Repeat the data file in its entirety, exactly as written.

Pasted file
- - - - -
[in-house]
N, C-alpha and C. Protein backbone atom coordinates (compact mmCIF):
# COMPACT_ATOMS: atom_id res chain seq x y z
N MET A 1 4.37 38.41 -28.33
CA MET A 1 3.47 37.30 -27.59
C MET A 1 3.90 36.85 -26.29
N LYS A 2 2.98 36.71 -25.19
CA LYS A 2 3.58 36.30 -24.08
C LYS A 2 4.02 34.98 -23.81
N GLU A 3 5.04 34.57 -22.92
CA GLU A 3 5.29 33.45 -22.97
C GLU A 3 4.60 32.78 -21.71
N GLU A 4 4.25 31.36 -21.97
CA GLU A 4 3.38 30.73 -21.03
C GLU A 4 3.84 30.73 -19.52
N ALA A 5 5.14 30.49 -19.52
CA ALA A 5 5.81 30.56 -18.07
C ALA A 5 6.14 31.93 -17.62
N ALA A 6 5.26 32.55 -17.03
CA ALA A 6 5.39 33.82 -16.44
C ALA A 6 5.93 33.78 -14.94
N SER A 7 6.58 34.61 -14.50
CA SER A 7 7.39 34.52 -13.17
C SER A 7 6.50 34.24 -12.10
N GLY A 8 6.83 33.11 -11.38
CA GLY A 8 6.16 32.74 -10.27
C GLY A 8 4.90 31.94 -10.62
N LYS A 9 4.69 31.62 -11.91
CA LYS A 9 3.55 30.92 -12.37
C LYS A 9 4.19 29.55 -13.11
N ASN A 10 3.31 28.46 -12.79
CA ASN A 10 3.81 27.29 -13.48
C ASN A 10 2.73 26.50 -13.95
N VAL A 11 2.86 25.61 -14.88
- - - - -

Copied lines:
[in-house]
N, C-alpha and C. Protein backbone atom coordinates (compact mmCIF):
# COMPACT_ATOMS: atom_id res chain seq x y z
N MET A 1 4.37 38.41 -28.33
CA MET A 1 3.47 37.30 -27.59
C MET A 1 3.90 36.85 -26.29
N LYS A 2 2.98 36.71 -25.19
CA LYS A 2 3.58 36.30 -24.08
C LYS A 2 4.02 34.98 -23.81
N GLU A 3 5.04 34.57 -22.92
CA GLU A 3 5.29 33.45 -22.97
C GLU A 3 4.60 32.78 -21.71
N GLU A 4 4.25 31.36 -21.97
CA GLU A 4 3.38 30.73 -21.03
C GLU A 4 3.84 30.73 -19.52
N ALA A 5 5.14 30.49 -19.52
CA ALA A 5 5.81 30.56 -18.07
C ALA A 5 6.14 31.93 -17.62
N ALA A 6 5.26 32.55 -17.03
CA ALA A 6 5.39 33.82 -16.44
C ALA A 6 5.93 33.78 -14.94
N SER A 7 6.58 34.61 -14.50
CA SER A 7 7.39 34.52 -13.17
C SER A 7 6.50 34.24 -12.10
N GLY A 8 6.83 33.11 -11.38
CA GLY A 8 6.16 32.74 -10.27
C GLY A 8 4.90 31.94 -10.62
N LYS A 9 4.69 31.62 -11.91
CA LYS A 9 3.55 30.92 -12.37
C LYS A 9 4.19 29.55 -13.11
N ASN A 10 3.31 28.46 -12.79
CA ASN A 10 3.81 27.29 -13.48
C ASN A 10 2.73 26.50 -13.95
N VAL A 11 2.86 25.61 -14.88